Japanese equities have rallied strongly over the past three months, with the widely followed Nikkei 225 adding an impressive 20.6%. However, Japan-linked equity ETFs haven’t necessarily matched this stellar performance. The NYSE-listed iShares MSCI Japan ETF (EWJ), for example, managed only 7.5%. By contrast, dollar-hedged ETFs, which hedge currency fluctuations between the dollar and yen, have kept in sync. The WisdomTree Japan Hedged Equity ETF (DXJ), for example, posted a return of 19.5%.
‘ Themes and Strategy ’
China and India are the world’s most populous nations and its principal agents of economic growth. In 2013 they are expected to grow by 8.2% and 6.0% respectively, versus 1.5% for developed economies. While both countries deserve a place in most passive long-term growth portfolios, for active ETF investors an overweight position in China in the short term, giving way to India in the longer term, could be how the smart money flows.
Nearly two-thirds of investors believe the FTSE 100 will finish 2013 higher than it did at the end of 2012, according to a survey by Barclays Stockbrokers. Almost half of respondents reckon the FTSE will close between 6,001 and 6,500 and one in seven believes it will close above 6,500 at the end of the year. For investors looking to access the FTSE, a range of exchange-traded products exists to suit varying levels of risk appetite, from conventional passive ETFs to triple-leveraged ETPs.
Declining bond yields have created the potential for a ‘bond bubble’ under which rising interest rates could result in significant losses for fixed income investors, according to Fitch Ratings. So how should investors handle this? One option is to get out of bonds altogether. But, considering the diversification role bonds play and the income they offer, this is not entirely sensible or indeed practicable. A more moderate response would be to focus on shorter-duration bonds, which are less sensitive to interest rate rises.
Despite ongoing difficulties in Europe, German corporates continue to benefit from positive underlying domestic economic fundamentals and strong demand for their goods and services globally. For investors seeking exposure to the country’s equity market, which remains attractive on both a relative and historic basis, exchange-traded funds (ETFs) benchmarked to indices such as the blue-chip DAX or the broader MSCI Germany provide targeted, liquid access for as little as 12 basis points a year.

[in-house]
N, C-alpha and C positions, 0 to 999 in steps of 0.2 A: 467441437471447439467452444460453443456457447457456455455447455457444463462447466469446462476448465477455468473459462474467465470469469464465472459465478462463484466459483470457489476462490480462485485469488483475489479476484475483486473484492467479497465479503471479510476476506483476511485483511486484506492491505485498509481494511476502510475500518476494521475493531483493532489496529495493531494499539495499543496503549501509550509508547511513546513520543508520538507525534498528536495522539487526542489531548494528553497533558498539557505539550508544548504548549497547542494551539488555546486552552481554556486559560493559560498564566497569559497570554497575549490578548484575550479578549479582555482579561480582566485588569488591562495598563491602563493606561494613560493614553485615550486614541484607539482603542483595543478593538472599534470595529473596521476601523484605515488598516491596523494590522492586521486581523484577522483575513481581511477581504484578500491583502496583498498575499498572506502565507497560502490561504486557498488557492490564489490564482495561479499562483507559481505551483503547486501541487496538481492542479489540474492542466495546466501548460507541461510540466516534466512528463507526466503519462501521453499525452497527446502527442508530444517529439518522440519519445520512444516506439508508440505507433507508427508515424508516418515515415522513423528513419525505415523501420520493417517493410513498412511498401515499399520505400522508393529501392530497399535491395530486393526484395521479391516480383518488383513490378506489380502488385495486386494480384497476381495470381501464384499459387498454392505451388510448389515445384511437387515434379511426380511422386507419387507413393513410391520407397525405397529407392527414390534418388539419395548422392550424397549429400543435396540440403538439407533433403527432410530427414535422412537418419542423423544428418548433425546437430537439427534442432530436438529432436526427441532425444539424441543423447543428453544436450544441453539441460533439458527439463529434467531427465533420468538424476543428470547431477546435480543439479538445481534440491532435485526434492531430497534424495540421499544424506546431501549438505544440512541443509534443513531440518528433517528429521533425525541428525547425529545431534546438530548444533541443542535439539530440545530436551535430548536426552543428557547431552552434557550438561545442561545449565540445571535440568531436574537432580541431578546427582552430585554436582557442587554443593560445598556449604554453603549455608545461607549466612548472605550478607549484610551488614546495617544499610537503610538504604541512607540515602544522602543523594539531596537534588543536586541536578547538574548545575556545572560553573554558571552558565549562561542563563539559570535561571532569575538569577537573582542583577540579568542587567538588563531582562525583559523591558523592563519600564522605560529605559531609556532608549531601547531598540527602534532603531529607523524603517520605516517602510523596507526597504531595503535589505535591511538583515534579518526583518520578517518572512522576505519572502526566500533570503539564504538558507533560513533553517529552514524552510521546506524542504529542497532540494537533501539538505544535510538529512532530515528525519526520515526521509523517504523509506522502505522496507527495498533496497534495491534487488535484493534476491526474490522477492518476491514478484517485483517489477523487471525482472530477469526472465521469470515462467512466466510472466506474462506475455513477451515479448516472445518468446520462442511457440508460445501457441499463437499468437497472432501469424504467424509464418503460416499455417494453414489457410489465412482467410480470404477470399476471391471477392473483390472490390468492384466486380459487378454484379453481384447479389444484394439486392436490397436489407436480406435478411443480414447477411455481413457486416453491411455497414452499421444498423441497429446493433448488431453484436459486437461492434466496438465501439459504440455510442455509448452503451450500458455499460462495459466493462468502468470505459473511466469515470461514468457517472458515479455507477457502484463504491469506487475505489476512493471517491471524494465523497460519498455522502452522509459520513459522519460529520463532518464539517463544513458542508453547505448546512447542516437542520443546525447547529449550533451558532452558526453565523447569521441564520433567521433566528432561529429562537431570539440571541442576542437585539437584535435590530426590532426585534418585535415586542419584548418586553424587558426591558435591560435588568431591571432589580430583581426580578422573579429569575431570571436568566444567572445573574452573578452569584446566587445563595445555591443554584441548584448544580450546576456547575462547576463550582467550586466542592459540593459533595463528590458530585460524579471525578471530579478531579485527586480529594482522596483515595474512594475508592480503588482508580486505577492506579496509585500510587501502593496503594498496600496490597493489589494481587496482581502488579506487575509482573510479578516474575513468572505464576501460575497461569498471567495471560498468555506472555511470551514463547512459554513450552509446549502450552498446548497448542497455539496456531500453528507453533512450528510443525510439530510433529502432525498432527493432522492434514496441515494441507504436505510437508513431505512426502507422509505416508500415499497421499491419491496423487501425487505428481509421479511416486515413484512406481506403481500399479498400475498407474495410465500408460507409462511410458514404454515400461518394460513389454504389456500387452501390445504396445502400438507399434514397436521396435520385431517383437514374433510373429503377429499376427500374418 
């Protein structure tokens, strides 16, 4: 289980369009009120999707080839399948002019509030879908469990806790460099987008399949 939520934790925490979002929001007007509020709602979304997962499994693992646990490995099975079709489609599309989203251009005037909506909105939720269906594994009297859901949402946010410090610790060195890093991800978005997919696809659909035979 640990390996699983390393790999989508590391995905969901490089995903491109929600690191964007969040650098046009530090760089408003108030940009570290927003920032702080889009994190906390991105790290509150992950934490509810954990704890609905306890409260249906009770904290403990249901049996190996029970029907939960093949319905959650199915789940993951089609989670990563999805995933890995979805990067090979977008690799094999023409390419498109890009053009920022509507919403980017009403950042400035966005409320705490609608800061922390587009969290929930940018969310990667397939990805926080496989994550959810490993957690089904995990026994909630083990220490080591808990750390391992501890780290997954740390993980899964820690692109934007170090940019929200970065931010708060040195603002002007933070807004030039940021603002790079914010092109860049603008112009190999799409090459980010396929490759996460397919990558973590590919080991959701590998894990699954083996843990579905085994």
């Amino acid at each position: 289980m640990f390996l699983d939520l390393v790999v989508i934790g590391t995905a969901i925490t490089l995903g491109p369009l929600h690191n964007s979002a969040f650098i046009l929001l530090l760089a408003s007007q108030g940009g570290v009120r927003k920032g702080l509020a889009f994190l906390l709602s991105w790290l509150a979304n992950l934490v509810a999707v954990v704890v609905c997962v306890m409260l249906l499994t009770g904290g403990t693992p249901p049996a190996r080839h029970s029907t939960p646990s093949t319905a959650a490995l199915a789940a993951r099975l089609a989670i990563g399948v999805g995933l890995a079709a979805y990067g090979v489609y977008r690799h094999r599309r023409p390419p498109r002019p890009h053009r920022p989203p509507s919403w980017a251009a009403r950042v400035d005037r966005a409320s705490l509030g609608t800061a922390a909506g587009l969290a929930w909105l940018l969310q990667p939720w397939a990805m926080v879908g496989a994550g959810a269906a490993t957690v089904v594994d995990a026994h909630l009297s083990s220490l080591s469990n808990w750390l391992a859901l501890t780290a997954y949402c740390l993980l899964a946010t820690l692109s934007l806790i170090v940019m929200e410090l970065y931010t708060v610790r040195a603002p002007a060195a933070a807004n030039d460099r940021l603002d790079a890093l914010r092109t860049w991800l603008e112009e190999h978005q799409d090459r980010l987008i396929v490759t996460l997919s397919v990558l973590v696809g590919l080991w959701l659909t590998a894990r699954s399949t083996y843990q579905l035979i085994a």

Should the US fail to resolve its budget issues, popularly known as the “fiscal cliff”, the impact from the impasse will be felt around the world and in virtually every asset class. The superior strength of emerging market economies and the relative health of their balance sheets combined with reduced dependence on exports to the US, means emerging market fixed income, particularly in Asia, is one asset class that is well placed to manage any fallout. Fortunately for investors, emerging market debt can be accessed cheaply and efficiently via a range of exchange-traded funds (ETFs).
The recent rally in agricultural commodity prices serves as a stark reminder of the long-term global food supply/demand imbalance. For investors, however, the greatest opportunities could lie within the agribusiness sector, rather than making direct investments in agricultural commodity markets. Investors looking to access the sector have a wealth of exchange-traded funds (ETFs) to consider, with iShares, Invesco PowerShares, ETF Securities, Market Vectors, EasyETF and IndexIQ all offering compelling products.
Central banks added another 40 tonnes of gold in October, according to IMF data, with emerging market central banks once again most active in the market. Brazil and Kazakhstan were some of the largest buyers, purchasing 17.2 and 7.5 tonnes, respectively. Given the large and growing debt and fiscal issues facing both Europe and the US, central bank gold buying looks likely to persist, providing continued support to gold-backed exchange-traded commodities (ETCs), which have rallied in recent weeks.
Directors of rare earth mining giant Molycorp put their money where their mouths are last week, snapping up stock in the NYSE-listed company. This latest batch of insider buying follows August’s punchy $25m stock purchase by Chairman of the Board, Ross Bhappu. This unequivocal demonstration of faith in the company – and, by extension, the outlook for the rare earth metals industry – could point to the start of a rebound for rare earth exchange-traded funds (ETFs).
Investors who bet on income-producing shares are finding that their strategy is, literally, paying dividends, as company payouts rise to a record. Still, beware the dangers of chasing high yields, warns Indxis, a leading independent provider of bespoke indices and investment products. UK companies paid out over £23bn in dividends during the third quarter, the most on record, according to Capita Registrars, which is also forecasting total dividend payouts in 2012 of almost £80bn, followed by another record year in 2013.